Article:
I’m a member of a group of romance authors who have come together to write a series of romances based on the standard trope of the “mail order bride.” Our spin on that trope is instead of a MOB, we decided on mail order grooms. Several group discussions occurred between all of the authors. Documents were posted on Google Drive, accessible to all the authors in this group, including what was later relegated to just being background to the story. Character sketches were put into a document and uploaded to the Drive.

Right from the start, there were warning signs with one author. When gently nudged to verify historical facts or to change something because it wasn’t historically accurate, the author’s response was that readers wouldn’t care or notice. (Yes, my eyebrows reached my hairline with that comment. And, the history geek in me started whimpering in pain.) This author took a character who was written as a person of color and created a stereotypical, clichéd caricature. When concerns were raised about how that person of color was presented, our concerns were waved away. (I have other words I could use, but I’m doing my best to be polite here.)

After the concerns reached critical mass, this author was gently asked to leave the group. It was not just this author’s reputation on the line, but the reputation of every other author in this series.

Imagine our consternation when this author has now released a brand-new book—the first in a series—and EVERYTHING that was discussed in those group chats, posted in the Drive, put into character sketches, and even brainstormed privately between this author and another for the other author’s character and storyline has now appeared in this author’s new book. Characters were literally stolen whole-cloth from what the other authors posted on their sketches. Events that would be pivotal to the series we were writing, in the order we determined they should happen, have now appeared in this author’s book. The only thing this author appears to have changed is the name of the town and that one certain event will last a whole week and not just one day. It’s still in the same state, even! (Okay, the state we picked is pretty darn large, but I don’t think that state is big enough for the both of us.)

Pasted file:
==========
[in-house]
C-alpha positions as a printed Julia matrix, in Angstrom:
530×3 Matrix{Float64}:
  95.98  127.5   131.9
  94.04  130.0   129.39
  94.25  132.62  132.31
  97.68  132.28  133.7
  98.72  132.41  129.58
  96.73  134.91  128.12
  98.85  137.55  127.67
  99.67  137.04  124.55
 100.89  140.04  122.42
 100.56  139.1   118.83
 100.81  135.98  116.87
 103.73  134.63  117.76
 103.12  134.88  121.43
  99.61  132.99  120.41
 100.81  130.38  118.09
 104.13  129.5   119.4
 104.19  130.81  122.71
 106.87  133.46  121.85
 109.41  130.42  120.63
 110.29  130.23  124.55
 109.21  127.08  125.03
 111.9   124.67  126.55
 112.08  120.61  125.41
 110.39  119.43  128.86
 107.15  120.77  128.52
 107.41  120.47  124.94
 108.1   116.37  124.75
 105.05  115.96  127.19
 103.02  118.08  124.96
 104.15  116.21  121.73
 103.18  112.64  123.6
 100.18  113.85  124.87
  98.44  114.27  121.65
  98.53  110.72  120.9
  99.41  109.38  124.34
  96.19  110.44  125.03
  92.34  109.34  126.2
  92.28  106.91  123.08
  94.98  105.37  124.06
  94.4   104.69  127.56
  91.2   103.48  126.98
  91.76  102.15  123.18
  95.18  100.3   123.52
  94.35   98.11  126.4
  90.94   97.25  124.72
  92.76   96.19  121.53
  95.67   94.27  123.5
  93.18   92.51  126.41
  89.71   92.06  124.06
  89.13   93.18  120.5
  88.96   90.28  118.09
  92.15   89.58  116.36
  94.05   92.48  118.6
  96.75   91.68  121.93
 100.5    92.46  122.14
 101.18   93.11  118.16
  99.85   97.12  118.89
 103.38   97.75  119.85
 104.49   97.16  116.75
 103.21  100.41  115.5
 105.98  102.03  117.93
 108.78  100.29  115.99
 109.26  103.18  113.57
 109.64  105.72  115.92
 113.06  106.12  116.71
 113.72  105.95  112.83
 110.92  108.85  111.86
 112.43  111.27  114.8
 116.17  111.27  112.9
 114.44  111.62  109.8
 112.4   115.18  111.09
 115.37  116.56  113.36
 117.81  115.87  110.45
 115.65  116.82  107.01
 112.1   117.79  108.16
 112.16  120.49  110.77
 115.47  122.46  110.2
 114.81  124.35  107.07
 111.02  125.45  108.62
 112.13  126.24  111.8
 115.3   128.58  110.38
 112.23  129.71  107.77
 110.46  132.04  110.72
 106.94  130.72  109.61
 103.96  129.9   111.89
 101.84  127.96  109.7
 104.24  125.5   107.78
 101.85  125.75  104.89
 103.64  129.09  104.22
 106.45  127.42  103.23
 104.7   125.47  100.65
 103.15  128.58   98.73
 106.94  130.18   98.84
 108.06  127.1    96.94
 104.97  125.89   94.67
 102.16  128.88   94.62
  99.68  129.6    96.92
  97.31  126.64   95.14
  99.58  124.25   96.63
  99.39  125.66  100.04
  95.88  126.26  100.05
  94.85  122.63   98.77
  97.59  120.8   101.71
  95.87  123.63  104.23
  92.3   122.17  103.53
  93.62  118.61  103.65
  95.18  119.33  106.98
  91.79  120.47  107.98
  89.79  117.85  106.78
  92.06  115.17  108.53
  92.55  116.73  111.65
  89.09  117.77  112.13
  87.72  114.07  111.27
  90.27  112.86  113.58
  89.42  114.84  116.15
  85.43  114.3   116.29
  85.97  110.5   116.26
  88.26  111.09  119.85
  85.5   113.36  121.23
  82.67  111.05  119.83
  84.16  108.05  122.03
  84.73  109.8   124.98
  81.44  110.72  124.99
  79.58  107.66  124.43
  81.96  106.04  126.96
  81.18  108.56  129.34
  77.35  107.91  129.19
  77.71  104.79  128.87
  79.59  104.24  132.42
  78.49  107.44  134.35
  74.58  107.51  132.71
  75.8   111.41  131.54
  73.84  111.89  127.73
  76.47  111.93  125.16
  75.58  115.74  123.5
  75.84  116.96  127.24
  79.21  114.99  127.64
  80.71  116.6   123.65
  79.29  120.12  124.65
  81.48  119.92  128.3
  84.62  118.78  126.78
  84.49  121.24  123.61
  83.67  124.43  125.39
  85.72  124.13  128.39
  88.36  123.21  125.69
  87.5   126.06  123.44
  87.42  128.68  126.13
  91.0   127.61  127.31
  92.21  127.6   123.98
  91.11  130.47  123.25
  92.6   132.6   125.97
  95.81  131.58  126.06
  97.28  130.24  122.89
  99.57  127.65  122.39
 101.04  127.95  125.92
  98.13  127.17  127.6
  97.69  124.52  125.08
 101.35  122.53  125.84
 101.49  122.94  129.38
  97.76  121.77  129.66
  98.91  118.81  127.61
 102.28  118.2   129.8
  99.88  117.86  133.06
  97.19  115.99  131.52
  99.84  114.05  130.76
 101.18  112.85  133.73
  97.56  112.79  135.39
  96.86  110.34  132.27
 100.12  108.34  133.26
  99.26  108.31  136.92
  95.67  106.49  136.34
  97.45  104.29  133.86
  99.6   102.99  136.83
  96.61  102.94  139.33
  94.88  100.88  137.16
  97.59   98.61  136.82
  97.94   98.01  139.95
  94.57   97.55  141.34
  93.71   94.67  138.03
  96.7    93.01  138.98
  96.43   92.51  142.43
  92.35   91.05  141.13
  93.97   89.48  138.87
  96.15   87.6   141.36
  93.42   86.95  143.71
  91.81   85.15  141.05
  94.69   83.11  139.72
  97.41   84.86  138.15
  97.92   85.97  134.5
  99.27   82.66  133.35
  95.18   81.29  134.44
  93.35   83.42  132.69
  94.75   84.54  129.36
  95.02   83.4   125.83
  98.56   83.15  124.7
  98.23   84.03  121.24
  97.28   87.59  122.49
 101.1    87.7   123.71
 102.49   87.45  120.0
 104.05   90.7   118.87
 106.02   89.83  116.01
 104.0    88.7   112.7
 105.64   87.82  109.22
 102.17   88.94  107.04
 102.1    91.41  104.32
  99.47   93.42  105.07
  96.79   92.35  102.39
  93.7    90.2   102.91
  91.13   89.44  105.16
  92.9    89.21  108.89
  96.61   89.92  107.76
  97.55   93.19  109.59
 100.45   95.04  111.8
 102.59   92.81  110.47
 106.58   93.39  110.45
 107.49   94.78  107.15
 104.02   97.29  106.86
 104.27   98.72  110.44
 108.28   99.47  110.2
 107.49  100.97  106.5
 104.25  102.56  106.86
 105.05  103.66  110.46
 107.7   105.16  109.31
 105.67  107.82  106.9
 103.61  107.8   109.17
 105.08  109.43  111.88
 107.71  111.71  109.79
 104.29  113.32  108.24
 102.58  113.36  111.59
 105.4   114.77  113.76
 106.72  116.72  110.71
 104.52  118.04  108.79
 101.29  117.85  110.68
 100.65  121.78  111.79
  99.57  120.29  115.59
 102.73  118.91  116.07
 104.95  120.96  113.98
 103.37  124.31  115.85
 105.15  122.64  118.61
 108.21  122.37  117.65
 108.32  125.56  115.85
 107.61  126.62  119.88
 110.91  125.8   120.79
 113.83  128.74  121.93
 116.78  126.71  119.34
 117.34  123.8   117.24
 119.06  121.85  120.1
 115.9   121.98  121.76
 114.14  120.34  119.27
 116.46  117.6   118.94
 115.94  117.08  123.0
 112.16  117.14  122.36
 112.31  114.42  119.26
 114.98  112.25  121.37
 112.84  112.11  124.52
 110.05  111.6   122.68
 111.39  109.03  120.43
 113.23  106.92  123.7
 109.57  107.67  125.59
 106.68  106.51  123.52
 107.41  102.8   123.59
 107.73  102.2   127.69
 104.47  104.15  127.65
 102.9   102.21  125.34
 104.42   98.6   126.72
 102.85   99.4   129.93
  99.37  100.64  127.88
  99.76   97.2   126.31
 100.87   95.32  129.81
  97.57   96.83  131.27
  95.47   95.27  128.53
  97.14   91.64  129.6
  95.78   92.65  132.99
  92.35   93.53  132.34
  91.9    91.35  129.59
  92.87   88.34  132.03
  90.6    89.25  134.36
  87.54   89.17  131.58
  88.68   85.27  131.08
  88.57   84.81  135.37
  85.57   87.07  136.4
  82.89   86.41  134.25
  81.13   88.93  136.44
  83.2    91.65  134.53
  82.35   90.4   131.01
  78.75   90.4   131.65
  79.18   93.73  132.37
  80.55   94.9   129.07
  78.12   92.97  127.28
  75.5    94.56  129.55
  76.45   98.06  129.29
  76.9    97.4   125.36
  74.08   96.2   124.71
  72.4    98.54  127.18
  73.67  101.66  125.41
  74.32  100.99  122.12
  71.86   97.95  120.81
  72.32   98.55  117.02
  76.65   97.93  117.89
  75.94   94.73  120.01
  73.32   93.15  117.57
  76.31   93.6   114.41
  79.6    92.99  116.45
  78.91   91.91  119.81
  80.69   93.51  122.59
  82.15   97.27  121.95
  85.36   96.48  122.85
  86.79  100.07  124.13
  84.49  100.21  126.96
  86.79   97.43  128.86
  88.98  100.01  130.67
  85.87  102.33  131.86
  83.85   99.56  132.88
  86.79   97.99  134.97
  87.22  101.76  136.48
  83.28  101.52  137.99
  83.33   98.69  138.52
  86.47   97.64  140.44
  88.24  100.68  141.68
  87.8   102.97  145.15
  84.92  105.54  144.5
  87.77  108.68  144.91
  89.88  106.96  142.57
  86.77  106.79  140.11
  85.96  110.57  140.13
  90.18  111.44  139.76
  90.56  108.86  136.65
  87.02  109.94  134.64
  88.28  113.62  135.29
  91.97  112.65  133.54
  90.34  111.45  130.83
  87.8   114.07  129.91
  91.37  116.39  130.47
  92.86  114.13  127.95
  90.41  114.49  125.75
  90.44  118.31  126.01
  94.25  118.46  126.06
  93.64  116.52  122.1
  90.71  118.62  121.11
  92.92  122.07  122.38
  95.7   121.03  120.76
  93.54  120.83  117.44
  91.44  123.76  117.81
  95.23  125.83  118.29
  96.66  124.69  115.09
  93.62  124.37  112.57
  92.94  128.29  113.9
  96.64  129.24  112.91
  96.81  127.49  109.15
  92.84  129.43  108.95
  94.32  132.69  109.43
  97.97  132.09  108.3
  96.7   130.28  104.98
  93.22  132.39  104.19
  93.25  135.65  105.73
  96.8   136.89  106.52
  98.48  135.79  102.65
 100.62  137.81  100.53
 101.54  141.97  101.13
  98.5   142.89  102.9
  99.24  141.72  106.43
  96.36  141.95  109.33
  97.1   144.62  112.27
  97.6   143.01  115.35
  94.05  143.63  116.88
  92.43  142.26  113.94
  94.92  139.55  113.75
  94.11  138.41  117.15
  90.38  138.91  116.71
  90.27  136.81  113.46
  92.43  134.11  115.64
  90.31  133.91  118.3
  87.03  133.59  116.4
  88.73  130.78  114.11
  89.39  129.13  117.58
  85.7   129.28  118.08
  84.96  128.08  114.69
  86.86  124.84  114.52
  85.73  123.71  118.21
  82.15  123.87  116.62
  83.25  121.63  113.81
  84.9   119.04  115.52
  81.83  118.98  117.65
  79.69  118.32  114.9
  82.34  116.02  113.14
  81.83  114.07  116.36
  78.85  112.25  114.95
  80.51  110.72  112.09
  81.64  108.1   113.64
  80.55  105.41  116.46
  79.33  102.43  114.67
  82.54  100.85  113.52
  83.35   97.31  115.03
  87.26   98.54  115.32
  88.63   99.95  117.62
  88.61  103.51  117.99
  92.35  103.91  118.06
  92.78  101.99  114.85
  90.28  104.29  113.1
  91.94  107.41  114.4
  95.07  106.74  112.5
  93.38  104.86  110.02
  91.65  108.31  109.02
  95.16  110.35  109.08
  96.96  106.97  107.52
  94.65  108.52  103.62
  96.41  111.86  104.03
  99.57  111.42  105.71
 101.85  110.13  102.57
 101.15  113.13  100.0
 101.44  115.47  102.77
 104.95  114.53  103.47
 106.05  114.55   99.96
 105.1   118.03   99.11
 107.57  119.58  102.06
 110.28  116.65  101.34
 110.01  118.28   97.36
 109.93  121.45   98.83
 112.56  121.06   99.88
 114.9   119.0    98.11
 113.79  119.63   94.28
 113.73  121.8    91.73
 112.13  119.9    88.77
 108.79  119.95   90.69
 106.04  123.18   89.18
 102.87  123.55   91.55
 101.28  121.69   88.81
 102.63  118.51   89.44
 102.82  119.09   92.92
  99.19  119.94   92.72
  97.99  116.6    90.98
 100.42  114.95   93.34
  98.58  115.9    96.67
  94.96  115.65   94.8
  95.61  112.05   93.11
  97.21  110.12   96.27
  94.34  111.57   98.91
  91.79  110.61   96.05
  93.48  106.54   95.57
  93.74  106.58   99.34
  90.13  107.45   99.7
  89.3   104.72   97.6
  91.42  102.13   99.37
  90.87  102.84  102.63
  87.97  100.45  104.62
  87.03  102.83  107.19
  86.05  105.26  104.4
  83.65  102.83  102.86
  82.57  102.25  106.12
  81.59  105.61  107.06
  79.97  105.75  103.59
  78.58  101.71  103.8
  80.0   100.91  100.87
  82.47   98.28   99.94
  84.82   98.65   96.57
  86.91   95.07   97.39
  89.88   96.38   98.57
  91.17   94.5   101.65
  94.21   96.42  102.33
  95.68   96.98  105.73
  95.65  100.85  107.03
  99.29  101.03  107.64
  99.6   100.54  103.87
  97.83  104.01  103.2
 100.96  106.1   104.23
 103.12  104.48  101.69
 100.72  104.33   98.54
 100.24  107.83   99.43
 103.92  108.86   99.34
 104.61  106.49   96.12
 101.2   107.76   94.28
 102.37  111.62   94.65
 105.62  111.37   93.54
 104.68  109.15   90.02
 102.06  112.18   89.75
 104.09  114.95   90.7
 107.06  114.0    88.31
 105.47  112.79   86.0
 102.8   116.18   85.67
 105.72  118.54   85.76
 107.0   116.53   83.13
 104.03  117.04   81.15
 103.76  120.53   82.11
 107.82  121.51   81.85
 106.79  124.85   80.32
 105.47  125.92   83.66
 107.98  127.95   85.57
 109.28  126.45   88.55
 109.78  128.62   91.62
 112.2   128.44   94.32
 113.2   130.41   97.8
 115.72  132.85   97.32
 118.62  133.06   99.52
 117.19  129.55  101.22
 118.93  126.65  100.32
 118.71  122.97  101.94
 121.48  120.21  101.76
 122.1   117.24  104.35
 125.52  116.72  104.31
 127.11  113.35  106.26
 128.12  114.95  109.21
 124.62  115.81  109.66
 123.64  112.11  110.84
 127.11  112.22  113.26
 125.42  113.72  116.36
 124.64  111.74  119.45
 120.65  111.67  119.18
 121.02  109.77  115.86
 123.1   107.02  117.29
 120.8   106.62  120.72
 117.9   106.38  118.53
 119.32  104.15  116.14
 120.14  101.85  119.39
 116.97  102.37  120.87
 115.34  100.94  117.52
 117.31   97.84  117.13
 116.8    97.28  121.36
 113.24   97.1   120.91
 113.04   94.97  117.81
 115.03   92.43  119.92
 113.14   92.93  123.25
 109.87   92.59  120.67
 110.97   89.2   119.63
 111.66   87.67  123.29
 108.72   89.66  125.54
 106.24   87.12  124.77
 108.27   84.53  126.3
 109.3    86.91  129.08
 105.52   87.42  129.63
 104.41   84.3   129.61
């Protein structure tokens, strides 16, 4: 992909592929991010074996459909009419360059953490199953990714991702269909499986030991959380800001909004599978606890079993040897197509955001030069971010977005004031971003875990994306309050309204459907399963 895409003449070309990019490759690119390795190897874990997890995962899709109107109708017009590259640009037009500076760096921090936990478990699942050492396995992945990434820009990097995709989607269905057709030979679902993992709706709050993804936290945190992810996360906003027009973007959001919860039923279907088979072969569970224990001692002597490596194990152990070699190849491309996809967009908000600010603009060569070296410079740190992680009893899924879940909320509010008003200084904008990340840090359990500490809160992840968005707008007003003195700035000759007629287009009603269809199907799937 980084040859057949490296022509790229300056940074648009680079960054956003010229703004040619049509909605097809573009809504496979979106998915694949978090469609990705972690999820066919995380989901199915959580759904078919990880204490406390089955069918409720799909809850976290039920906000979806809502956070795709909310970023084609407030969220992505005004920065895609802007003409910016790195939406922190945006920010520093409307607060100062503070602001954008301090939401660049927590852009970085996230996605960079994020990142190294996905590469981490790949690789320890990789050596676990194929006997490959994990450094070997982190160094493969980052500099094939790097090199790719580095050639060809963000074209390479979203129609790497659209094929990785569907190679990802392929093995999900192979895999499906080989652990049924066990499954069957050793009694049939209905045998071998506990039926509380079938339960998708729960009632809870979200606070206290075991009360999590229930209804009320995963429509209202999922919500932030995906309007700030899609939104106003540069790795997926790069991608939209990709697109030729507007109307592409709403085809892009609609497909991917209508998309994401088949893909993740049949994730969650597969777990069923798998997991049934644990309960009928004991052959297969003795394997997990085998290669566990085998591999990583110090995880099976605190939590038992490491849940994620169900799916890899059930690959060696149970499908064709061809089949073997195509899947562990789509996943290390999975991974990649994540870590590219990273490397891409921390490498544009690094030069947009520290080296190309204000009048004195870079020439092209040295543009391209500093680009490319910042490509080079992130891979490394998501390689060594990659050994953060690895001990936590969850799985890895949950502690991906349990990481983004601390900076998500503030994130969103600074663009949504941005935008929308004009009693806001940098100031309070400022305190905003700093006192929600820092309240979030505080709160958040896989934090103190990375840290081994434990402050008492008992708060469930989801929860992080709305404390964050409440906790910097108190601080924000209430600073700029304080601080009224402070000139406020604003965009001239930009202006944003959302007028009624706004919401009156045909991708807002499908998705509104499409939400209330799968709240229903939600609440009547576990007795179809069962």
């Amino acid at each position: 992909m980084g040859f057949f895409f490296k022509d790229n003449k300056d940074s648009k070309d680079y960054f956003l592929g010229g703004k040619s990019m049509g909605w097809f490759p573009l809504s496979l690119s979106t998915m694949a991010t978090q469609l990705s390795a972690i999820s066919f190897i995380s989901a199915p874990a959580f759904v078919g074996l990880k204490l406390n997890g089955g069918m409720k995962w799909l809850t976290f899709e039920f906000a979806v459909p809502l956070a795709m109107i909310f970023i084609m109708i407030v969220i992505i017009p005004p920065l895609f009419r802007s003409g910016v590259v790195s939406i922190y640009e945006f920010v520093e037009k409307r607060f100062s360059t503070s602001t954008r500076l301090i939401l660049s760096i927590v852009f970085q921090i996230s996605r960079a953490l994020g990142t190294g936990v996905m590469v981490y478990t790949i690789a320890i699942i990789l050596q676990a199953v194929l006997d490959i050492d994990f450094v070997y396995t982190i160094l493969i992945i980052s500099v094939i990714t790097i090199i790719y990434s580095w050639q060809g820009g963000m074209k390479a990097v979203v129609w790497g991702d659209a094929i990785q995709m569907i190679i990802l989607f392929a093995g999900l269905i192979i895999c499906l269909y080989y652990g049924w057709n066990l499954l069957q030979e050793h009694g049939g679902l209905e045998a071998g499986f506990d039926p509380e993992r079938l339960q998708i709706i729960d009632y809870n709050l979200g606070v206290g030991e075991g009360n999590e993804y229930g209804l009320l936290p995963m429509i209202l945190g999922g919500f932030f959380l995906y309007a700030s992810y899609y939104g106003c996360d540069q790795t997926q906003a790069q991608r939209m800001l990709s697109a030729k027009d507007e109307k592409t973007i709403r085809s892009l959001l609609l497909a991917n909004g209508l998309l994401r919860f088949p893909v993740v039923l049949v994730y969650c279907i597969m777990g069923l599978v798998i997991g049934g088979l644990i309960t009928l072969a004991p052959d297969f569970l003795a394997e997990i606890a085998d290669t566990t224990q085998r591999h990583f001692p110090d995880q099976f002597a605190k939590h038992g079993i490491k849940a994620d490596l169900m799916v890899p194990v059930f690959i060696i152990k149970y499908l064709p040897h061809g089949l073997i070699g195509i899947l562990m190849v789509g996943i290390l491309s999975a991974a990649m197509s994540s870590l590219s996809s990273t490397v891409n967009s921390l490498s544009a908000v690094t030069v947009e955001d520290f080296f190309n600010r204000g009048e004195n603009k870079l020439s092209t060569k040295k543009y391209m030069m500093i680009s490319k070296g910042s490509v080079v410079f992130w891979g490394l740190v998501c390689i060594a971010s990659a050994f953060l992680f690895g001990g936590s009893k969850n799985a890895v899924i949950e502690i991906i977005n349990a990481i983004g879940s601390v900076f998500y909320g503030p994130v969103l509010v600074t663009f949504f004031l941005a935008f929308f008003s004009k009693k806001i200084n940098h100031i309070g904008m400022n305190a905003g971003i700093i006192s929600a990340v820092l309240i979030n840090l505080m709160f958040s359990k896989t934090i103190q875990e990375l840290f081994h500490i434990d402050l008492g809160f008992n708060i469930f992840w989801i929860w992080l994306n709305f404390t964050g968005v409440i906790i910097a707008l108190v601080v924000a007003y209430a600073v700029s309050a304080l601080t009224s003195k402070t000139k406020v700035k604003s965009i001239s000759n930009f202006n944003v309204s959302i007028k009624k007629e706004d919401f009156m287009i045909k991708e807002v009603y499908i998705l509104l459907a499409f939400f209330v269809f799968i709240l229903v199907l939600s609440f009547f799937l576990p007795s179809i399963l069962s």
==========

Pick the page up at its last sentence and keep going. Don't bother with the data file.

I’m dismayed, disgusted, and livid—that someone could be so blatant in this theft of ideas. While it isn’t legally wrong, the morality is at best, questionable.

It’s a J-O-B!

UGH! Just…UGH!

Can I let y’all in on a little secret? Writing is a job. It’s a job I love, but never the less, it is a J-O-B. The “UGH” is because as much as I appreciate my friends, some of them don’t realize that my writing career is my JOB.

Writer print

Some of my friends get it. I had one friend call me. The conversation went kind of like this:
Friend: Haven’t seen you on FB in a while. Everything okay?
Me: It’s good. Just writing my fingers to bloody stumps. I’ve got to have three books ready for publication—one in October, one in November, and one in December. I’m also deep into edits on the fifth book with my publisher.
Friend: Oh, my gosh…well, I won’t keep you. I know how busy that makes you and how stressed it makes you. Just wanted to let you know how we did at the dog show today. I’ll text pictures. Oh, and mom says write faster. She’s already read all your other books twice.Depositphotos_189140110_original